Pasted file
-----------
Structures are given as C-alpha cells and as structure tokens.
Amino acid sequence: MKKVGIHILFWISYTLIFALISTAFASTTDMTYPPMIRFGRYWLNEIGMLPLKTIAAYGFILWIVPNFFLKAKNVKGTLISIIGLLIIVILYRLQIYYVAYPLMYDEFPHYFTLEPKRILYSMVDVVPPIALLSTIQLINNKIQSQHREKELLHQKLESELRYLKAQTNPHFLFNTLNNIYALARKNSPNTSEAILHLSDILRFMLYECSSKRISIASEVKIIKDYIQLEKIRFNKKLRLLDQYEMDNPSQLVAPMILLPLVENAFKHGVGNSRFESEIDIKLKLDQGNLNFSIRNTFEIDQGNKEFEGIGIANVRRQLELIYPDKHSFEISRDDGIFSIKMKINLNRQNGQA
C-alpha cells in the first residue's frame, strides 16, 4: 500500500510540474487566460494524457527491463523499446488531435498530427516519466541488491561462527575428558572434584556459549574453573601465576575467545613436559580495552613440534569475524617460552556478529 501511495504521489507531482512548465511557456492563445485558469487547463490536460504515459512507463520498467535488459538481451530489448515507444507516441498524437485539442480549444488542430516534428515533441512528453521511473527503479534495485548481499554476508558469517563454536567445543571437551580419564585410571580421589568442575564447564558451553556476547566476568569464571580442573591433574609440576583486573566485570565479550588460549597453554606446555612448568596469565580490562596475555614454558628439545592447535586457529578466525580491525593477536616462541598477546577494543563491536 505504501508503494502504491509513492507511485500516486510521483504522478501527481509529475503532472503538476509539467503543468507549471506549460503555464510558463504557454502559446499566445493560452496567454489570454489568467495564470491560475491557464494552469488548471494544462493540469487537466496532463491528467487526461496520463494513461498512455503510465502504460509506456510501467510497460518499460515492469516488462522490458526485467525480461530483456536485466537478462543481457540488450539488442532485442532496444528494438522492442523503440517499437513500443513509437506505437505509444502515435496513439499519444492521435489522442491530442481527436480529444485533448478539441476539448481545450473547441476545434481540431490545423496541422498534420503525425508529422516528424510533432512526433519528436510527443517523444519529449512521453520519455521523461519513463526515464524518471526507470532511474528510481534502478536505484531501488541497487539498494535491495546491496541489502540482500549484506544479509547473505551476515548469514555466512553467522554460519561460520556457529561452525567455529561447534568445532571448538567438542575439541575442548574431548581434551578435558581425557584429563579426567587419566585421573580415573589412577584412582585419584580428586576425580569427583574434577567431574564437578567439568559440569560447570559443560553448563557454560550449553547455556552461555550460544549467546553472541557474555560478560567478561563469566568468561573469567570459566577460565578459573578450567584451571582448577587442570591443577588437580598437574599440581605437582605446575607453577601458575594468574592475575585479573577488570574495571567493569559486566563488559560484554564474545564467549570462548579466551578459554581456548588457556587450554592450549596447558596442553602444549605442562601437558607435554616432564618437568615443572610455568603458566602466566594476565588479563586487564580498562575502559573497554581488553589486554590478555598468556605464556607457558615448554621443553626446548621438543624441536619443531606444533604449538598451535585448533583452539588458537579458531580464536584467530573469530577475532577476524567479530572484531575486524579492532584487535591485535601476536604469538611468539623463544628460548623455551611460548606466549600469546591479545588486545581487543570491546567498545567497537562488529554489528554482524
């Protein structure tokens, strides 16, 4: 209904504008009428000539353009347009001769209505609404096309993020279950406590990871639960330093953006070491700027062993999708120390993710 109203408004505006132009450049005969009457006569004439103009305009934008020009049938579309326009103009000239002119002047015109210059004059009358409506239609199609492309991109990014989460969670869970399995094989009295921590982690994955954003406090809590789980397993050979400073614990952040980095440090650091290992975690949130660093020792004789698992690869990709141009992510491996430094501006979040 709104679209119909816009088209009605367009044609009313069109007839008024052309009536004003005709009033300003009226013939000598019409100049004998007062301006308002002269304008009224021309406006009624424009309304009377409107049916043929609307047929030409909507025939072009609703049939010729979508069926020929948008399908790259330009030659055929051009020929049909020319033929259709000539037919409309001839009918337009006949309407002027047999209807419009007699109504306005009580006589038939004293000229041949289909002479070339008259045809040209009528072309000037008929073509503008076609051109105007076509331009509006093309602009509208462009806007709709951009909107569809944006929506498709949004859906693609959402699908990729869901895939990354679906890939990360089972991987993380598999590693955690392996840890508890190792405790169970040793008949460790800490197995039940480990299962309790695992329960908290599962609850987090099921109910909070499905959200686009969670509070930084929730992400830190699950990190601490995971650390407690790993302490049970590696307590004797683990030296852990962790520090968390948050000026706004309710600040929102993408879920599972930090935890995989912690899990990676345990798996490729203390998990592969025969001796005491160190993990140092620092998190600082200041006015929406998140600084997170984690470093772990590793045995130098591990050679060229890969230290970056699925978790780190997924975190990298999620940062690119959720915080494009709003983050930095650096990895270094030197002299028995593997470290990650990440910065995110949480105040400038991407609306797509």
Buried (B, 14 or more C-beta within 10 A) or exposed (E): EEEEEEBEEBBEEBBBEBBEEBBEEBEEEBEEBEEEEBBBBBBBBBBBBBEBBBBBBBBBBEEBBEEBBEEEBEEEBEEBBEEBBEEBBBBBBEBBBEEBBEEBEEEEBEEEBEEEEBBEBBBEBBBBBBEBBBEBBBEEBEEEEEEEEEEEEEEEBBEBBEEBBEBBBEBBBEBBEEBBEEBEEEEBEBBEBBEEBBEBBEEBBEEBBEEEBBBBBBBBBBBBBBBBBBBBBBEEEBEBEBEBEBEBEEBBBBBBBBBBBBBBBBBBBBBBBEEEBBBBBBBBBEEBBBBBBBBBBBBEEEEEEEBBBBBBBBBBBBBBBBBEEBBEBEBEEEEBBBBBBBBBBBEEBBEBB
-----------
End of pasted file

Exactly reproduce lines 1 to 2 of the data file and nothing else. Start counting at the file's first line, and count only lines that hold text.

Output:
Structures are given as C-alpha cells and as structure tokens.
Amino acid sequence: MKKVGIHILFWISYTLIFALISTAFASTTDMTYPPMIRFGRYWLNEIGMLPLKTIAAYGFILWIVPNFFLKAKNVKGTLISIIGLLIIVILYRLQIYYVAYPLMYDEFPHYFTLEPKRILYSMVDVVPPIALLSTIQLINNKIQSQHREKELLHQKLESELRYLKAQTNPHFLFNTLNNIYALARKNSPNTSEAILHLSDILRFMLYECSSKRISIASEVKIIKDYIQLEKIRFNKKLRLLDQYEMDNPSQLVAPMILLPLVENAFKHGVGNSRFESEIDIKLKLDQGNLNFSIRNTFEIDQGNKEFEGIGIANVRRQLELIYPDKHSFEISRDDGIFSIKMKINLNRQNGQA